Alison works on a skylight. She’s in the Lantern Room, looking down at the floor. The photographer is in the Watch Room, looking up at the ceiling.

Without a doubt, the most beautiful feature of Graves Light is the lantern, the glass room which housed the great Fresnel lens.

Built into the cast metal floor are 13 little round skylights that were the sole source of natural light for the Watch Room below.

The years have been kind (the heavy glass has turned from clear to a purply sun-colored amethyst) and unkind (several of them are missing or broken).

Not a problem for Alison MacDonald of ACKFire Studios.

Using one carefully removed glass tile, Alison has created a mold in her Nantucket glass studio and is busy reproducing the missing pieces.

We hope to report that by end of summer, the skylights will be fully intact again and ready for the next century of use.

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Being built on Nantucket: New oak trim for window interiors

Wide interior oak panels for the reconstructed casement windows, made by Karl Phillips of Nantucket.

Wide interior oak panels for the reconstructed casement windows, made by Karl Phillips of Nantucket. Karl copied them from the original 1903 Graves Light architectural drawings.

Seven-foot thick granite walls make for some deep windowsills, and our man Karl Phillips is making up beautiful trim to complement, in his workshop in Nantucket.

These are the side and top panels for the window wells, based off the original native white oak interior built at the U.S. Lighthouse Establishment wood shop in Portland, Maine.

The originals are gone, so we used the 1903 architectural drawings to make copies.

Karl also made reproductions of the original interior doors this winter. Last summer, he built exact copies of the original oak casement windows, among other work.

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Starting springtime at Graves Light

Lynn removes the non-original brass vent cover so that the restored originals can be installed.

Lynn sets a cleaned and restored component of the original USLHS ventilation system.

We started springtime restoration at Graves this year by wrapping up our last winter project, which was to install the original brass vent covers in the watch room.

The heavy cast covers had been lost for decades, but we found them last year, and now they’re back in place.

Lynn is shown at work on one of the vents.

These vents allowed fresh air to flow through a specially designed duct (to prevent rain and seawater from entering) and up into the lantern above where five burners produced the illuminating flame.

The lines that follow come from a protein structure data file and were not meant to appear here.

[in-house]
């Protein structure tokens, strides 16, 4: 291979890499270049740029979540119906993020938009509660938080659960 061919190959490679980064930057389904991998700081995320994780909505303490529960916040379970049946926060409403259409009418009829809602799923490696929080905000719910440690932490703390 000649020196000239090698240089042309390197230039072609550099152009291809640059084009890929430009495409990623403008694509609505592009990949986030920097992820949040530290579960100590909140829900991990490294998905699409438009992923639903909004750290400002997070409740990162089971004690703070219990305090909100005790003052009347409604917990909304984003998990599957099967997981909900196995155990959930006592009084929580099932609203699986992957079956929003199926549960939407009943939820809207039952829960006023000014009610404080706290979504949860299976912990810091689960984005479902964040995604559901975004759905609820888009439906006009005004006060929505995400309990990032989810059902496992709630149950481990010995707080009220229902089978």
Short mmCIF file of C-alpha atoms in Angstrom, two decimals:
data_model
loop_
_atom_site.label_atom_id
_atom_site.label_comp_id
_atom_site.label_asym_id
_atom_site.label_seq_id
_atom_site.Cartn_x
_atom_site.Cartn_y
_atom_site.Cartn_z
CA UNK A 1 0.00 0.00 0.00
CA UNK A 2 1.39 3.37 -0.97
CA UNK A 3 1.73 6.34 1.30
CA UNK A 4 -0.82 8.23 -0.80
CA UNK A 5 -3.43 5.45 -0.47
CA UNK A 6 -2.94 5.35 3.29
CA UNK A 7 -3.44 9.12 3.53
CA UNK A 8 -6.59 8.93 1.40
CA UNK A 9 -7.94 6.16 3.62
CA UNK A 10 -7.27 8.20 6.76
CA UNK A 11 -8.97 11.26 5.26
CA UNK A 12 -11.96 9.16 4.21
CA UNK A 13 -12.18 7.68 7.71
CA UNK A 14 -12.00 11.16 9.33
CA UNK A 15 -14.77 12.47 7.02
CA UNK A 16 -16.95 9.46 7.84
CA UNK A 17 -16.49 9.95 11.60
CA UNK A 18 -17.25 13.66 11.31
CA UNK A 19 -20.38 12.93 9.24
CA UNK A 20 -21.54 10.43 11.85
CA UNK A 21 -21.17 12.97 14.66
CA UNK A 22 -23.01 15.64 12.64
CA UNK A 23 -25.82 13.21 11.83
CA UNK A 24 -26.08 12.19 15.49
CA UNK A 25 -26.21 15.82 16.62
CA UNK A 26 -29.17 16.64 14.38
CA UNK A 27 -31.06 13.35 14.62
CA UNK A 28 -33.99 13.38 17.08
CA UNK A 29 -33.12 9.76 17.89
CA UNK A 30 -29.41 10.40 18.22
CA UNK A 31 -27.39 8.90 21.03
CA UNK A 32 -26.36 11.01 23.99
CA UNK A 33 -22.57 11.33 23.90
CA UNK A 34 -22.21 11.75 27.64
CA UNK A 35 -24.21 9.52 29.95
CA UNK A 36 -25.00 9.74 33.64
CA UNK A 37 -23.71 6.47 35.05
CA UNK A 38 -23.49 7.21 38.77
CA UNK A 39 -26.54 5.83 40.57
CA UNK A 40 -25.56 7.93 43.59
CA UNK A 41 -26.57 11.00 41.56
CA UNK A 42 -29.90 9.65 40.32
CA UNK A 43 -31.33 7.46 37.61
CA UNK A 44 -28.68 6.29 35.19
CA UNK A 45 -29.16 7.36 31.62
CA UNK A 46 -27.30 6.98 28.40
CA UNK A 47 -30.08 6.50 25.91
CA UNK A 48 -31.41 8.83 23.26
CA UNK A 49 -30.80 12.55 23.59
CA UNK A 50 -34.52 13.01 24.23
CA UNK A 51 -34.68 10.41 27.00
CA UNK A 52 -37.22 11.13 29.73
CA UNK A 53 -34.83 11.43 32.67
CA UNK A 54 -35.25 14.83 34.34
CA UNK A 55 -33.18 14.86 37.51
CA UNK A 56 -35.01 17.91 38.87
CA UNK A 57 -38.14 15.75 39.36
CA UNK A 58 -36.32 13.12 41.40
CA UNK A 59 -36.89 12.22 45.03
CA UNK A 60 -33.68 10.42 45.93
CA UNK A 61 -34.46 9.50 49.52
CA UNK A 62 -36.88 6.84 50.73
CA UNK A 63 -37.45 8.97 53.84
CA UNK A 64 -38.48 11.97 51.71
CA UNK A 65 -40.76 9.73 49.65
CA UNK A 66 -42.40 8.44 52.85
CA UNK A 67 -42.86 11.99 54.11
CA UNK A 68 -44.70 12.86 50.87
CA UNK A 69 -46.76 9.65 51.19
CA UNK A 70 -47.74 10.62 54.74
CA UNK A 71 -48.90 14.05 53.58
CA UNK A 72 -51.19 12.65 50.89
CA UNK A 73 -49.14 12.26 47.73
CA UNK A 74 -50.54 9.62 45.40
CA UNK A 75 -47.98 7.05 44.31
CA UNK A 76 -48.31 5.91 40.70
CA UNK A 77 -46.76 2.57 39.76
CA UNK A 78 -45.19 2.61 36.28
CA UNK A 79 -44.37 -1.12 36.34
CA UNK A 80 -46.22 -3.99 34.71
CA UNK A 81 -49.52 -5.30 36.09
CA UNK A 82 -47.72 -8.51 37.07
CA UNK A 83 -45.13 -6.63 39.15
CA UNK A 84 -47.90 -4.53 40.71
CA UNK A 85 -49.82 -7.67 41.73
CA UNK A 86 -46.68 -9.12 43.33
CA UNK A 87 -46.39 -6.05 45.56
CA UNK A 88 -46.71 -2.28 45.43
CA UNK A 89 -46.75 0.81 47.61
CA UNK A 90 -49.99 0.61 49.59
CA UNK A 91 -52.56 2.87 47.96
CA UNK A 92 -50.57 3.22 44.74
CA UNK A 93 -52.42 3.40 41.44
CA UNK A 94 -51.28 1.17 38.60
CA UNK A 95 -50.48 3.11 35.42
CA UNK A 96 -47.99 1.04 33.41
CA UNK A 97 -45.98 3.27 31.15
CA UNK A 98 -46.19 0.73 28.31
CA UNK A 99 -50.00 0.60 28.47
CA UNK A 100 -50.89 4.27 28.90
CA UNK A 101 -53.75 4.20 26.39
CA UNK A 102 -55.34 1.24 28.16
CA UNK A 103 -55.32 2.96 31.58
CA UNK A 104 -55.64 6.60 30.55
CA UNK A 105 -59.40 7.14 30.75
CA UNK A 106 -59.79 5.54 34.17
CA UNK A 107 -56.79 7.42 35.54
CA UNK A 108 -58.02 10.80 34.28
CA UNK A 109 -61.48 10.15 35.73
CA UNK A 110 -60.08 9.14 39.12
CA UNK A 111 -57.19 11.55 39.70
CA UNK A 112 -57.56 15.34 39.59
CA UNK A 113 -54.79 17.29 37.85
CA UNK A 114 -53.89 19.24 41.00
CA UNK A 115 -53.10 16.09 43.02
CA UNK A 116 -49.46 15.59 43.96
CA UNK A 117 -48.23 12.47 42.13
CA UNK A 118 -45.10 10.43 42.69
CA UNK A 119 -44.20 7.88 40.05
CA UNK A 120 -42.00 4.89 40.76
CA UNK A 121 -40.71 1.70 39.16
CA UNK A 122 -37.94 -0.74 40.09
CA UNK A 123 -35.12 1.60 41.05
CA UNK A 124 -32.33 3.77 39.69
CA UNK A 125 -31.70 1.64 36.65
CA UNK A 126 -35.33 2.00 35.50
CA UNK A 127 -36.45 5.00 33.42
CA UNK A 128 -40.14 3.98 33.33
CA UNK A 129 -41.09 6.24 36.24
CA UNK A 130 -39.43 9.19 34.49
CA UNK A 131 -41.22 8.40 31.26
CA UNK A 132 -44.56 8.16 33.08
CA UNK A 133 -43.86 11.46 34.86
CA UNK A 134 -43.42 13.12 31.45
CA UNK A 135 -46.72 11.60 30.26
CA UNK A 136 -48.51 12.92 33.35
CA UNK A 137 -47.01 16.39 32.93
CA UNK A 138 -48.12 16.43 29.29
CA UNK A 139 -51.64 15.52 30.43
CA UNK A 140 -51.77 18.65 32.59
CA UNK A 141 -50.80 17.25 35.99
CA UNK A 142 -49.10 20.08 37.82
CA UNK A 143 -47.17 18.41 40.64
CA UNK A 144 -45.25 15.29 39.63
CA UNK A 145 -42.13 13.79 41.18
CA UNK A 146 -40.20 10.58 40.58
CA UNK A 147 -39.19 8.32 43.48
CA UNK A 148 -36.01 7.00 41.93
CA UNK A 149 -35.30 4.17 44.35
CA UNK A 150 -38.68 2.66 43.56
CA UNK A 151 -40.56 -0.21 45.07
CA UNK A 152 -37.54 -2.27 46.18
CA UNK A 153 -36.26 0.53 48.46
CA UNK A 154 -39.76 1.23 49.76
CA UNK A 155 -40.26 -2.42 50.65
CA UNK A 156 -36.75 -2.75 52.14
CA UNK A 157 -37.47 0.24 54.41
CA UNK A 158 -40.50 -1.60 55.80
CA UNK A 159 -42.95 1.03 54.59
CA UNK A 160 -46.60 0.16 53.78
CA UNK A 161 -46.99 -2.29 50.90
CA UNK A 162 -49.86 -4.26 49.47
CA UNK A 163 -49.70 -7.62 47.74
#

In the gallery below, Dave is standing on the snow-covered watch deck, holding one of the original vent covers about to be returned to its space.

Another picture shows the vent cover back in place, flanked by two portholes. We added the portholes, from a steamship that sailed at the time Graves Light was built, to provide light and ventilation in the formerly windowless watch room.

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Rebuilding the inside of Graves Light – on Nantucket

Making exact copies of the interior doors of Graves Light at Karl Phillips' Nantucket shop.

Making exact copies of the interior doors of Graves Light at Karl Phillips’ Nantucket shop.

The snow and ice haven’t stopped the renovation of Graves Light. We’ve been using the winter months to reconstruct precise reproductions of the original interior woodwork.

Lots going on at the Nantucket workshop of Master Carpenter Karl Phillips.

Karl has finished replicating the interior stairway oak doors, and the deep oak sills of the windows that he built last summer.

One photo shows the sole surviving original interior door, rebuilt and stripped down to the wood, flanked by two reproductions to be installed in the spring.

The original door itself needed major repairs, but it provided us a good template to work from. Original 1903 US Light House Service architectural drawings of the doors helped ensure faithful reproductions.

Karl also built nine new oak windowsills using one rotted original sill (in the foreground of the gallery picture below) as a guide.

Just wait until he installs these with his oak paneling – still under construction – to fill in the deep window pockets!

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‘This Old House’ features Graves Light


The PBS supershow This Old House broadcast a segment on Graves Light, adding animated models of the envisioned renovation and calling Keeper Dave “intrepid” for tackling the “amazing” vacation home project.

Richard Tretheway, who visited Graves earlier to scout out the lighthouse for the August shoot, hosted the segment that aired November 13.

Above is a preview of Episode 7, featuring Graves, as part of an ongoing program on the restoration of a Charlestown, Massachusetts, townhouse. On the program’s website, you can stream the entire episode. About 10 minutes into Episode 7 is the part about Graves Light.

See our This Old House photo album on Facebook. More photos below: